Only Angels Have Wings (1939) | Criterion Collection UK
Dir.: Howard Hawks
Cast: Gary Grant, Jean Arthur, Richard Barthelmess, Rita Hayworth
USA 1939, 121 min.
Set in a isolated trading port of Barranca in South America, ONLY ANGELS HAVE WINGS is the typical Howard Hawks film: a woman trying to join the company macho men, who in this case, all seem to have a death wish. The men are pilots working for a small aviation company which is trying to gain a new, lucrative contract. For this to happen, the old clapped out planes have to overcome fog, storms and mountains – and never mind, what happens to the pilots.
The homo-erotic aspect of the male relationships is apparent here as it is in Hawks’ other aviation films. So is the oedipal complex: not for nothing are the younger pilots calling Geoff “Papa”. A film critic wrote to Hawks after the premiere, that he “was going to far”, questioning the reality aspect of the film. Hawks answered, that the story was the pure truth, since it was told to him by a Mexican pilot. Elaborating on this original story, Hawks told with pride an encore, which is indicative of the film’s ideology – and humour: “A friend of the bridegroom put a German aviation equipment under the bed of the newly married couple, to measure their sexual activities, by the bouncing of the bed. When he showed the couple the graph, the bride was so pleased, that she hung the graph of the wall”. This little episode somehow explains everything about the psyche of the director and the misogynist nature of the film.
Pianist cum singer Bonnie Lee (Arthur) is stranded at the airport, nothing more than a ramshackle little building, which houses everything needed, including a restaurant. Pilot and boss Geoff Carter (Grant), misogynist par excellence, introduces himself to Bonnie just after a pilot has been killed. “Joe died flying. That was his job. He just wasn’t good enough. That’s why he got it.” Then he tucks into the steak, the dead man had ordered. Bonnie is overwhelmed by such coldness and the ensuing dialogue shows where the two stand : “How could you do it?”/What?/Eat that steak./What’s the matter with it?/It was his/Look, what do you want me to do? Have it stuffed?”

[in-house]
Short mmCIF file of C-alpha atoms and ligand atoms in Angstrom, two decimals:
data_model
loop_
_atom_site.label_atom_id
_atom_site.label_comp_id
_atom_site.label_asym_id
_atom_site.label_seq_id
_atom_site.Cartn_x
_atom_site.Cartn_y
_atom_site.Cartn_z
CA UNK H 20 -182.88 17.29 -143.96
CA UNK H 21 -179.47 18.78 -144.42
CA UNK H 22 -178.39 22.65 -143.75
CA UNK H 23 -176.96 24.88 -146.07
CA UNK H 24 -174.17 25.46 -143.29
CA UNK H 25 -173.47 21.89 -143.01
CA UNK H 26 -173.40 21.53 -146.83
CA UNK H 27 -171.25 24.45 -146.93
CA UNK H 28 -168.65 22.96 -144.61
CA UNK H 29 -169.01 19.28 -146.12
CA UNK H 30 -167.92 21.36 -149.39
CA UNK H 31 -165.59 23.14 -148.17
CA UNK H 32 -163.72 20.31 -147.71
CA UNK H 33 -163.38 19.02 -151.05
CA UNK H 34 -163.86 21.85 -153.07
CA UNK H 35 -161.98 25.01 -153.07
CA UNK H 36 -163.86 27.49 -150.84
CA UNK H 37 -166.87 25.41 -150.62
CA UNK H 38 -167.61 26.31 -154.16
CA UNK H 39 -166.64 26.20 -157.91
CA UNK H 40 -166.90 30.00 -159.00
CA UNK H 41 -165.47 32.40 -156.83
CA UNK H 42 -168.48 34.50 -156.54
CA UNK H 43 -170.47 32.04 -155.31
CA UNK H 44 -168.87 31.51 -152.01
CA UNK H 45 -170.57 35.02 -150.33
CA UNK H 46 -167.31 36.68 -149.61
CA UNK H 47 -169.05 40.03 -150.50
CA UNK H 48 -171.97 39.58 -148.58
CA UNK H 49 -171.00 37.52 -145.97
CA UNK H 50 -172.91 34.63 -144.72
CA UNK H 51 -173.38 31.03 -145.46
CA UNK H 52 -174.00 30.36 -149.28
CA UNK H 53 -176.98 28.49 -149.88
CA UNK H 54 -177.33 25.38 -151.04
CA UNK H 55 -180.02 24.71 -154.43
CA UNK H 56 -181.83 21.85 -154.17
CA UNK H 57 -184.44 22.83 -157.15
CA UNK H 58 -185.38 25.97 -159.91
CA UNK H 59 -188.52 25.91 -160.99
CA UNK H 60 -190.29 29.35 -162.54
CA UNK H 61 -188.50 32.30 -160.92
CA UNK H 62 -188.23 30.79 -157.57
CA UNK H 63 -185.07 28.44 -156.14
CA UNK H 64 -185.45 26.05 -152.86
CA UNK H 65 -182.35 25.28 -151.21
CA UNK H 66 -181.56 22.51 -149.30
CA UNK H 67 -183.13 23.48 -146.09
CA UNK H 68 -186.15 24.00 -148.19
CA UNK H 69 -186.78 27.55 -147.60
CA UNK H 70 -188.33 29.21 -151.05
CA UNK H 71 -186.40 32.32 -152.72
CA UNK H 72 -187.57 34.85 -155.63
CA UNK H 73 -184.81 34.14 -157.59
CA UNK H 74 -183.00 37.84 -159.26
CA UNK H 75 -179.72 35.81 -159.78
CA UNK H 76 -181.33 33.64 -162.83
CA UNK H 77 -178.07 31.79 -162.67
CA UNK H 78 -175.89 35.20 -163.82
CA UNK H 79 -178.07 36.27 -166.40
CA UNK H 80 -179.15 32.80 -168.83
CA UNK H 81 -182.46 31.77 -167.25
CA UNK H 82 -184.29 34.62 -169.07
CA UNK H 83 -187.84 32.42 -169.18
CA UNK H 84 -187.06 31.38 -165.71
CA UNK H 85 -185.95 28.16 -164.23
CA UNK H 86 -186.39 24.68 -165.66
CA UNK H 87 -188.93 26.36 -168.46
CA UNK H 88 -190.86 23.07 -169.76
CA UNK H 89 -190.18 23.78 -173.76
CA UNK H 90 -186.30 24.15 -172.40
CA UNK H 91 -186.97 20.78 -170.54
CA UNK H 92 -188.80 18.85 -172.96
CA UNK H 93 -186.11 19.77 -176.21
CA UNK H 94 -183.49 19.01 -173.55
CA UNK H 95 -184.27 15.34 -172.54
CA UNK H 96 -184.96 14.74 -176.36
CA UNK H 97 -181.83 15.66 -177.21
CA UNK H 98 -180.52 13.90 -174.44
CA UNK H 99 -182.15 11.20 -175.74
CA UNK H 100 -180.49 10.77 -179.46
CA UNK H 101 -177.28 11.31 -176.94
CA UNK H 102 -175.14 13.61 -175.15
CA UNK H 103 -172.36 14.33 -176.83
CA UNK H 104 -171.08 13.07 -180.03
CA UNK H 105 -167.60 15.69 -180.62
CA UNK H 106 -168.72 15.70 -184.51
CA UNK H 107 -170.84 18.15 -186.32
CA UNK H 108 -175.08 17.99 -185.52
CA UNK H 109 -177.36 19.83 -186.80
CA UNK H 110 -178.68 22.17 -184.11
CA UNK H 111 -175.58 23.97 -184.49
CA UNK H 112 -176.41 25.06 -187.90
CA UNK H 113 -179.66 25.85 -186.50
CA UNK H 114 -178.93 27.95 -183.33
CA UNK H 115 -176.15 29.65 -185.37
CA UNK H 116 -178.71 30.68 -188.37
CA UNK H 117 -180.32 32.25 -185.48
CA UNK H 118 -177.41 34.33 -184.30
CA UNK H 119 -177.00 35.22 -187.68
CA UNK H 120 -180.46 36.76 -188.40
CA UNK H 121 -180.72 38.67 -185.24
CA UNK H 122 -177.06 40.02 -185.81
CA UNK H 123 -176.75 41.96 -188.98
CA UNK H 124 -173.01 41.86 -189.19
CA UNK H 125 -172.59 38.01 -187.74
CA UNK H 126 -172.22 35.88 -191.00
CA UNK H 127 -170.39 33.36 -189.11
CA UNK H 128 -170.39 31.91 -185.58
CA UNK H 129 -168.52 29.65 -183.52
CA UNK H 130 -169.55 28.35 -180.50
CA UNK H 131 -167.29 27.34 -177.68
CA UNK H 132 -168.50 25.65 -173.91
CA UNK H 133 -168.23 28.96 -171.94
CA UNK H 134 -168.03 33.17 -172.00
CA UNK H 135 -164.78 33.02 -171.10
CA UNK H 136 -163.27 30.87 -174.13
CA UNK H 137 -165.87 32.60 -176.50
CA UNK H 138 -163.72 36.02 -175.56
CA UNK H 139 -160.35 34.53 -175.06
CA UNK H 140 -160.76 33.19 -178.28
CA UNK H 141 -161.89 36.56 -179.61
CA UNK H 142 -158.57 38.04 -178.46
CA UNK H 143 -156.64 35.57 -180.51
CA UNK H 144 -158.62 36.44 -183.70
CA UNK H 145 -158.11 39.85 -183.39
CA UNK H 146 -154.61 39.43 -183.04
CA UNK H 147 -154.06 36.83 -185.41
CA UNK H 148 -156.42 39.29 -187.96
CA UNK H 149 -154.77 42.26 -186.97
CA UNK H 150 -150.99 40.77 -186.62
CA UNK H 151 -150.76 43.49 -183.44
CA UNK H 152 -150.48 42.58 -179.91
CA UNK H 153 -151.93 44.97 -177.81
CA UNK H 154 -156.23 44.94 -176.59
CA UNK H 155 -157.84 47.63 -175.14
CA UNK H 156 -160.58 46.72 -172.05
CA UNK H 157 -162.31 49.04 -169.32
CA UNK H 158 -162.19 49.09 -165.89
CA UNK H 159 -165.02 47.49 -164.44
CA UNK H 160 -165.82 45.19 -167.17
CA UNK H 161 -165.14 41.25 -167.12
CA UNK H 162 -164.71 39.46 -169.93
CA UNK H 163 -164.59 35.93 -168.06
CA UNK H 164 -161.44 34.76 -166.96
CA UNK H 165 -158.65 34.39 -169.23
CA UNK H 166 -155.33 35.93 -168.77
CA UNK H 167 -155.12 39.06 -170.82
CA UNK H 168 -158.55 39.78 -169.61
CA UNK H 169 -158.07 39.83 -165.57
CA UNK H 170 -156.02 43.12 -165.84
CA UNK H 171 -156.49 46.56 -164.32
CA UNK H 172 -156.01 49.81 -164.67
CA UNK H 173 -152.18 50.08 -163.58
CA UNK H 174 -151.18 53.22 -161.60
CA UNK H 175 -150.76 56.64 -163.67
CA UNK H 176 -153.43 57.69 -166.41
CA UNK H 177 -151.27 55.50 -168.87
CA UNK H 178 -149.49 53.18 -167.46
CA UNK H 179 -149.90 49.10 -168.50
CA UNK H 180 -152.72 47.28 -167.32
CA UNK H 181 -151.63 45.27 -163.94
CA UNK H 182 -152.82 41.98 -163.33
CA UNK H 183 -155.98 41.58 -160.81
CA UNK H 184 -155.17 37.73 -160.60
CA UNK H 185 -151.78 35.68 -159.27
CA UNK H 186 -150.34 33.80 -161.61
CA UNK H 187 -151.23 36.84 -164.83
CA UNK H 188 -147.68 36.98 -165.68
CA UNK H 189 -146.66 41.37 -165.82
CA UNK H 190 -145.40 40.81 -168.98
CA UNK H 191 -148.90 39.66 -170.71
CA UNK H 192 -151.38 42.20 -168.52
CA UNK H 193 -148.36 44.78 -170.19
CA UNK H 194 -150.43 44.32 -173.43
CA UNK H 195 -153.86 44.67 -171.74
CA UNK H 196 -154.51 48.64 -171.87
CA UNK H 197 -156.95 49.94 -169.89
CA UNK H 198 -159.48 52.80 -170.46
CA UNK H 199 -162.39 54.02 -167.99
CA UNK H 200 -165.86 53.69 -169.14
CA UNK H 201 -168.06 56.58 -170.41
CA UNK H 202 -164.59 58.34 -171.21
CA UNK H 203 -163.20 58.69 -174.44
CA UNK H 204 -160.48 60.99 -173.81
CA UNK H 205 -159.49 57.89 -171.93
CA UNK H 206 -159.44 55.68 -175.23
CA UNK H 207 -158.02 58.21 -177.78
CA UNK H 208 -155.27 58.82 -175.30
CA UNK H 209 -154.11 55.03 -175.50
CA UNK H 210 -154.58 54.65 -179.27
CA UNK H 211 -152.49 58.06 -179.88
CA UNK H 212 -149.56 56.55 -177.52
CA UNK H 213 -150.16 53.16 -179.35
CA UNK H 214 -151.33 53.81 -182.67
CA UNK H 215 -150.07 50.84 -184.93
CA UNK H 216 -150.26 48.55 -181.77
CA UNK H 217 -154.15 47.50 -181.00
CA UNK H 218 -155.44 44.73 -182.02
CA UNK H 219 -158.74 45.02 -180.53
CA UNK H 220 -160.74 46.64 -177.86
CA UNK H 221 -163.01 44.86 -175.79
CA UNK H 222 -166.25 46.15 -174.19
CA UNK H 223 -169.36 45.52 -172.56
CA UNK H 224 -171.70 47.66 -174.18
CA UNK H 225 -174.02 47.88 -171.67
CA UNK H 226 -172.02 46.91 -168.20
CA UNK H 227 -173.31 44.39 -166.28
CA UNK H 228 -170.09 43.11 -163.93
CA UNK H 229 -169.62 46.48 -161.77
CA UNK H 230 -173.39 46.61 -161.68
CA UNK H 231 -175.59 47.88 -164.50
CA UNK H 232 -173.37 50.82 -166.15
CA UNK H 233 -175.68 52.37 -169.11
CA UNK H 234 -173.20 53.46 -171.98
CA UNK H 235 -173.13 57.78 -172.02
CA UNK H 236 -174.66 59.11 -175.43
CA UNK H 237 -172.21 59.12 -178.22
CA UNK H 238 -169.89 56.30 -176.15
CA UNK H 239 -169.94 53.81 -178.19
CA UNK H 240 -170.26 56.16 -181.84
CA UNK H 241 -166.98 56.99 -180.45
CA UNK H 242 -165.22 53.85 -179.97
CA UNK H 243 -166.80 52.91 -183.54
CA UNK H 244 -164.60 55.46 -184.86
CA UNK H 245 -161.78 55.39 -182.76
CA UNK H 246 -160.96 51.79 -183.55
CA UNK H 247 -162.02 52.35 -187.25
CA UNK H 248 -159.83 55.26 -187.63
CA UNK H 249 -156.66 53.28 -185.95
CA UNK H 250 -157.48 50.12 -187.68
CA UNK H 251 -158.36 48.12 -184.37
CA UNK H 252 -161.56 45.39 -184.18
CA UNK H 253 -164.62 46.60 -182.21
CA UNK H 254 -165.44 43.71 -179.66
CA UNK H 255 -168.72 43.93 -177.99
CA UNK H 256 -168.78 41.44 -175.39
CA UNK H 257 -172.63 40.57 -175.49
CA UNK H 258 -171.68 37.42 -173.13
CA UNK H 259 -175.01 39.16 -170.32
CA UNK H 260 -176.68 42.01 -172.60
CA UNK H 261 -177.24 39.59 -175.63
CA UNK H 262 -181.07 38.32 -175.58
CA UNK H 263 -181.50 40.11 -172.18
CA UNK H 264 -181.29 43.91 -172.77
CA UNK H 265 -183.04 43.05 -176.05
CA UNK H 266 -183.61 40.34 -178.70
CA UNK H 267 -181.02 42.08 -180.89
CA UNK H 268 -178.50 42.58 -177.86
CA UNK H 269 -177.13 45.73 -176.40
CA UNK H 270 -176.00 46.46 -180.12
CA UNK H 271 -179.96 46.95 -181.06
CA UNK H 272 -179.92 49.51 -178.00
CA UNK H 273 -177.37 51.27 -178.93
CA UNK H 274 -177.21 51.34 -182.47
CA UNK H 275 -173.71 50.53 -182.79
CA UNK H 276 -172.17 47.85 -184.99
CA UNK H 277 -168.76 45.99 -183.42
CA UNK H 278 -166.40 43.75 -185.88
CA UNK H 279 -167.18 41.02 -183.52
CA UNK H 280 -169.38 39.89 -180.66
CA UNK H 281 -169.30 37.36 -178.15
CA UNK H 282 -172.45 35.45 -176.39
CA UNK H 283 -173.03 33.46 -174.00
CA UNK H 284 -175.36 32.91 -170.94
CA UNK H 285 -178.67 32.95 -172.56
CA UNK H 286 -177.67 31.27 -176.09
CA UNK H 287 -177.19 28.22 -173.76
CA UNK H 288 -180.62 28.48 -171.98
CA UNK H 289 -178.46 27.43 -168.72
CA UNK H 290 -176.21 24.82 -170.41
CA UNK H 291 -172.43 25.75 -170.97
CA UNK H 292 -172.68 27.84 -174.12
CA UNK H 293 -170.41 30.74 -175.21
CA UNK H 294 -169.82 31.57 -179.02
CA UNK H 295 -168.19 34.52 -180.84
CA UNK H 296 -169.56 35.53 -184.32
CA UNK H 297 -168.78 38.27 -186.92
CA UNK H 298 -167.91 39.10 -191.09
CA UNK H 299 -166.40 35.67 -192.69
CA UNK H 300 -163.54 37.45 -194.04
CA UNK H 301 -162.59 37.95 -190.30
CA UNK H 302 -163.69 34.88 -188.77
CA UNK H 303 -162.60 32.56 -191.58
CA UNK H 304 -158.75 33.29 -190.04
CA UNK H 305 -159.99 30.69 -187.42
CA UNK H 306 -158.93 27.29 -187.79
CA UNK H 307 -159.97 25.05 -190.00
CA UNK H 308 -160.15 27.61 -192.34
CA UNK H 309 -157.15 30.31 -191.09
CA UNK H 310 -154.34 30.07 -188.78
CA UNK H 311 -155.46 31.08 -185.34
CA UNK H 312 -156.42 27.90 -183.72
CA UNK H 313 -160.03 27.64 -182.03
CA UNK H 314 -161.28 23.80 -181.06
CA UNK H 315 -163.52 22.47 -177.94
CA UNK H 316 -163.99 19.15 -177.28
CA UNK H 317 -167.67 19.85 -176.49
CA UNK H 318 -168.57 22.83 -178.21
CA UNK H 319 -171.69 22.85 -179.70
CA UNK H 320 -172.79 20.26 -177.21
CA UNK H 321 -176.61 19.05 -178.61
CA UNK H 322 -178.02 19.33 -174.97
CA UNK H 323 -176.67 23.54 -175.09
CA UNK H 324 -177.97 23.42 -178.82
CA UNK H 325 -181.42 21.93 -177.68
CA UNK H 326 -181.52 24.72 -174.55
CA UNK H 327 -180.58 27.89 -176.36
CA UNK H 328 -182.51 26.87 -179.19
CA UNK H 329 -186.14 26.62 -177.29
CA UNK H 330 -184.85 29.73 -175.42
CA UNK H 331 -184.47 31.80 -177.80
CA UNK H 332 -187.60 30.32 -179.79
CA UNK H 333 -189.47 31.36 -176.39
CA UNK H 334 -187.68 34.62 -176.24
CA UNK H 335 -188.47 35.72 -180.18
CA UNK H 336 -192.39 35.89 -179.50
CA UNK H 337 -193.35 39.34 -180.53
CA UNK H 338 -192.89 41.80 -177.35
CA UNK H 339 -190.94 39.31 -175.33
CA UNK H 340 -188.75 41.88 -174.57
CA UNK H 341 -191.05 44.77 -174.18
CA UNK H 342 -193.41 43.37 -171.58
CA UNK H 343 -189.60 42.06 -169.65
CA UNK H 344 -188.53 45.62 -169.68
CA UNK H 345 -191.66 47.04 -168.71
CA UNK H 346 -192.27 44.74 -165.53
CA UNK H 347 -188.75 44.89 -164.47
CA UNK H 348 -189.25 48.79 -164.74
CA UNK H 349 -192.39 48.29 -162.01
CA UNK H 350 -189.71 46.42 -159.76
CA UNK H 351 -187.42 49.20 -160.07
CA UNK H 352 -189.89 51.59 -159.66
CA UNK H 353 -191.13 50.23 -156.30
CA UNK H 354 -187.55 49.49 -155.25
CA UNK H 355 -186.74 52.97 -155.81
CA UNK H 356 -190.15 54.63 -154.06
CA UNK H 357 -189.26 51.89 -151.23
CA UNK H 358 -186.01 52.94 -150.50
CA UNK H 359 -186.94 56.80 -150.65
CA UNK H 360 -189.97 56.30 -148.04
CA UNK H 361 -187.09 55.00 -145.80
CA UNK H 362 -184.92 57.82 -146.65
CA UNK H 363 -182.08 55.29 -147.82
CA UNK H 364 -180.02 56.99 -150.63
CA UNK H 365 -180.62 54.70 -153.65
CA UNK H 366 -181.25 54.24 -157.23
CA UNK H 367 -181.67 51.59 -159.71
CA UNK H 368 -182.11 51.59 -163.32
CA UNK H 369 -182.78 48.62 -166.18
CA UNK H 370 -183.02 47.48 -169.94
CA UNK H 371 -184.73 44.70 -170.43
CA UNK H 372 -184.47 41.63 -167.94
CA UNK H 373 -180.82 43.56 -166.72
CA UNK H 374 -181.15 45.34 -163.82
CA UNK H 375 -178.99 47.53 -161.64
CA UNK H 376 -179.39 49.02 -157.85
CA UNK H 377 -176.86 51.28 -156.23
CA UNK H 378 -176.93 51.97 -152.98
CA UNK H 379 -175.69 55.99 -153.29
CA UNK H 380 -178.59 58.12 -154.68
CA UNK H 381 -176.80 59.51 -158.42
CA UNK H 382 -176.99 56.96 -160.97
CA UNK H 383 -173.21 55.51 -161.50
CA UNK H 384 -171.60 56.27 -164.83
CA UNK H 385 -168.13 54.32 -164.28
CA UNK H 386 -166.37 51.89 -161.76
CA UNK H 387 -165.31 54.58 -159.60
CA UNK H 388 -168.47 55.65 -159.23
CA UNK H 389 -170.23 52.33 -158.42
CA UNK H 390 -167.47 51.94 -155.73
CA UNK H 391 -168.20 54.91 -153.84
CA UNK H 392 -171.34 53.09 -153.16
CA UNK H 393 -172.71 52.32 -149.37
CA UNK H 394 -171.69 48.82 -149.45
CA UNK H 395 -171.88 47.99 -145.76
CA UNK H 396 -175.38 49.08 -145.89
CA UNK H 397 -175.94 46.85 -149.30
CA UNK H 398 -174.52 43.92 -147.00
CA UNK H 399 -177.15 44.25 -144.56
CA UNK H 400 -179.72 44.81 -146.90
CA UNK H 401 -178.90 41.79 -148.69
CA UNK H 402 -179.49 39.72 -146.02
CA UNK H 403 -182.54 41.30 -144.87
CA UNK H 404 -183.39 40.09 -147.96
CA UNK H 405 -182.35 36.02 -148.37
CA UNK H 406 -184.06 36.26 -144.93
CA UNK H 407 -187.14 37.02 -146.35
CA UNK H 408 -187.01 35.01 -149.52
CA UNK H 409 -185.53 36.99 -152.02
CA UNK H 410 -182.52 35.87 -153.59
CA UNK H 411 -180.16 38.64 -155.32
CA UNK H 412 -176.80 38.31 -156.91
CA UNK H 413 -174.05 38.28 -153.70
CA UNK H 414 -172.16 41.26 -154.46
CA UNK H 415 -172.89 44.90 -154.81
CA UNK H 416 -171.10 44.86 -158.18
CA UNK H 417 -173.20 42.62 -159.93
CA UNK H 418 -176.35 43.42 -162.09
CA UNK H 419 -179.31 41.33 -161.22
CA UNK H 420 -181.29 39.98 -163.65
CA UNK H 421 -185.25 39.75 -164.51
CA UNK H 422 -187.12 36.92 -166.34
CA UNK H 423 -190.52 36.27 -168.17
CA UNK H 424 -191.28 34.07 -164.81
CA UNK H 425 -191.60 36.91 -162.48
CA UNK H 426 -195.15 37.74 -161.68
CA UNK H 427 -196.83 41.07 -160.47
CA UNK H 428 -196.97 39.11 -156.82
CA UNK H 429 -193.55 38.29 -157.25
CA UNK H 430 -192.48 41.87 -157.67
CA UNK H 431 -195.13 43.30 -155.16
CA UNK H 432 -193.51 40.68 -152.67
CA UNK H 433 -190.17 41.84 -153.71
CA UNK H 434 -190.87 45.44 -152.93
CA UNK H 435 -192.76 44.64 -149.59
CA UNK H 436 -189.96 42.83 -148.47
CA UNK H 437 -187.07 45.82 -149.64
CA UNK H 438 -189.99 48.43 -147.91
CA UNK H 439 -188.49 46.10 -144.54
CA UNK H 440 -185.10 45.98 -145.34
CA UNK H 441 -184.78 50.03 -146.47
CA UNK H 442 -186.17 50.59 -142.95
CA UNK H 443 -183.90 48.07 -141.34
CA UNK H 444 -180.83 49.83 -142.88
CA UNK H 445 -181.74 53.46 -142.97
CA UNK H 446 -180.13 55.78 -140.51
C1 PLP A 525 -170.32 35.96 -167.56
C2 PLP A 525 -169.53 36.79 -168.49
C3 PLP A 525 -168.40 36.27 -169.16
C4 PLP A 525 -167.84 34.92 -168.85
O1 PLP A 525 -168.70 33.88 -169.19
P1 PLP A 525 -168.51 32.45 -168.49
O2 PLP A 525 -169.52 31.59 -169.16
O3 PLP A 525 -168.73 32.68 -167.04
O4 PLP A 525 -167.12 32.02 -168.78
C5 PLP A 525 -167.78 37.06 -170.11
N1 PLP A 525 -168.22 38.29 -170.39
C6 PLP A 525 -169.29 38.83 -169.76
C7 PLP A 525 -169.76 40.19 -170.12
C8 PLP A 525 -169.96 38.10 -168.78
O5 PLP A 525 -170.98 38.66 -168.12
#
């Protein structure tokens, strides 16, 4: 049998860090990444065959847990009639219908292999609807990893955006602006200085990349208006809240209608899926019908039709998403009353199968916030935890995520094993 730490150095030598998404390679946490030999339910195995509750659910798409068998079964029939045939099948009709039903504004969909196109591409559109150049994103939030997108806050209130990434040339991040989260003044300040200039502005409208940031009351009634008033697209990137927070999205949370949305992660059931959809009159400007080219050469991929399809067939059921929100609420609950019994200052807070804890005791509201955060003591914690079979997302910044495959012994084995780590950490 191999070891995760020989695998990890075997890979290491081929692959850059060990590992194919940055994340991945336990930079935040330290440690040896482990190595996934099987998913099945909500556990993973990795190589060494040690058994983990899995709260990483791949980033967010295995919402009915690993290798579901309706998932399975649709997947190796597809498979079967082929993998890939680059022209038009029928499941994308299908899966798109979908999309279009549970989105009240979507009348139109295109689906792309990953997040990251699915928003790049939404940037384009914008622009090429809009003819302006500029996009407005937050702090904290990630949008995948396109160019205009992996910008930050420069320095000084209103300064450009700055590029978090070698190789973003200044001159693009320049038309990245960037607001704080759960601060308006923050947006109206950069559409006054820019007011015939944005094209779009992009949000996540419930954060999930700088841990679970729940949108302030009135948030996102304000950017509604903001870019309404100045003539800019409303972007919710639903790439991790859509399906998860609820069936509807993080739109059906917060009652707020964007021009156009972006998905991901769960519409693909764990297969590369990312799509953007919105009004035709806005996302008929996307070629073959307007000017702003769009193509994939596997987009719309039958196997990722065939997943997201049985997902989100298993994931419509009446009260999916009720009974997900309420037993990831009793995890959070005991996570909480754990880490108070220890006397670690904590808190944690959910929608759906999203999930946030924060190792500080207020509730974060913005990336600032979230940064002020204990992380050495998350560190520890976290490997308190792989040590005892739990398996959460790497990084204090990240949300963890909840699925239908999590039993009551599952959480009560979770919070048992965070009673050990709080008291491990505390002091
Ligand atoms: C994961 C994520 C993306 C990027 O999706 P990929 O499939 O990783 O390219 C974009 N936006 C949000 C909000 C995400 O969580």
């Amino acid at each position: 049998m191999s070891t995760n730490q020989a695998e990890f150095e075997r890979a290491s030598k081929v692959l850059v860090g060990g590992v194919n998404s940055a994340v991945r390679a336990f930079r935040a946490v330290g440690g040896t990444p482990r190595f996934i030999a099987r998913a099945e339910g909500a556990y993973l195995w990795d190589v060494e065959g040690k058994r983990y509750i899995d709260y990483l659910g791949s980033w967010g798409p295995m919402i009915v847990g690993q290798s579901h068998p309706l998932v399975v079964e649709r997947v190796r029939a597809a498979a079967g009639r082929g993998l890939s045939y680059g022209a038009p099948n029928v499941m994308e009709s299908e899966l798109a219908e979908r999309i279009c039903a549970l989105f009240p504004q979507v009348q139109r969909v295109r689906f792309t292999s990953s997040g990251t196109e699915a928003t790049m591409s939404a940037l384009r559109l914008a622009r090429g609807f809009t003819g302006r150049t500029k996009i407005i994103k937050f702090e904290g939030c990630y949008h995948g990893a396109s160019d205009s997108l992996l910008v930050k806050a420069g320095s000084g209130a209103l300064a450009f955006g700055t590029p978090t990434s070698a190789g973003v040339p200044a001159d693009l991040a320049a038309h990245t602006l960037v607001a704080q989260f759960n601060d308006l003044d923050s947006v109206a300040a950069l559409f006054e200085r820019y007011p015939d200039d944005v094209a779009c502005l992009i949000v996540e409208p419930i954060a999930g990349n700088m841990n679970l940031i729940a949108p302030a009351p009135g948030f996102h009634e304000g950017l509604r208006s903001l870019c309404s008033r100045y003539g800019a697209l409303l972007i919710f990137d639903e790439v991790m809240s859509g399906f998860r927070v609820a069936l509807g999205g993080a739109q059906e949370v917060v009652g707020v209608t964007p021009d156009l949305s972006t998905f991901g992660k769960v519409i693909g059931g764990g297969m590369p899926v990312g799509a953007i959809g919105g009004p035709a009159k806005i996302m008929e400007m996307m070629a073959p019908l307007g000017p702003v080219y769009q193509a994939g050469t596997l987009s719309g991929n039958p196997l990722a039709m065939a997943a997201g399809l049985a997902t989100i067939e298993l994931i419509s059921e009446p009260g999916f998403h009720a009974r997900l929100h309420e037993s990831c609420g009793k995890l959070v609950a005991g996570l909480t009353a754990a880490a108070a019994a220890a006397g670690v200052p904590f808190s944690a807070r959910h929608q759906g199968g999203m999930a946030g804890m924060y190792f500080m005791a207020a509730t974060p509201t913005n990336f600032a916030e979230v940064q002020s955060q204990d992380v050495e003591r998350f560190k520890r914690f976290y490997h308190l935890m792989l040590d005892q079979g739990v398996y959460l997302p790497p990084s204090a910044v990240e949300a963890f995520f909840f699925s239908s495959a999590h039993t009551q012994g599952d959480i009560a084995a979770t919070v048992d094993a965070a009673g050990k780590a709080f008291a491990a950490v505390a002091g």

In spite of this, Bonnie is falling for Geoff, against her better judgement. Shortly afterwards, Joe’s replacement, Bat Mac Pherson (Baserthelmess) arrives. He has once left a mechanic on board of a crashing plane, bailing out himself. He is “yellow” and Geoff lets him have it: “I can send you out in any kind of weather, on any kind of job, and only worry about the ship getting back. On those terms, do you still want the job?” Bat accepts the job, and later regains the respect of his fellow pilots, risking his life, trying to rescue a co-pilot. But his wife Judy (Hayworth), Geoff’s ex-lover, soon makes Bonnie jealous, and sets a story in motion, which ends with Geoff telling Bonnie to toss a coin to decide if she wants to stay with him.
The narrative’s set is claustrophobic, the camera seems to have no room to manoeuvre, the protagonists are pressed together like fish in can. Only Angels have Wings is a ‘Boys Own’ adventure, any social connections are missing. Geoff, like the rest of the pilots, is more in love with death than life, unable to form any lasting relationships with women; they talk in shorthand, and hide whatever emotions they may have.
ONLY ANGELS HAVE WINGS is best remembered for being the first film starring Rita Hayworth, who was casted more or less against the will of Hawks by Columbia boss Harry Cohen. Hawks complained later that she was not a good actress – how wrong he proved to be. AS
ONLY ANGELS HAVE WINGS | CRITERION COLLECTION UK | 18 APRIL 2016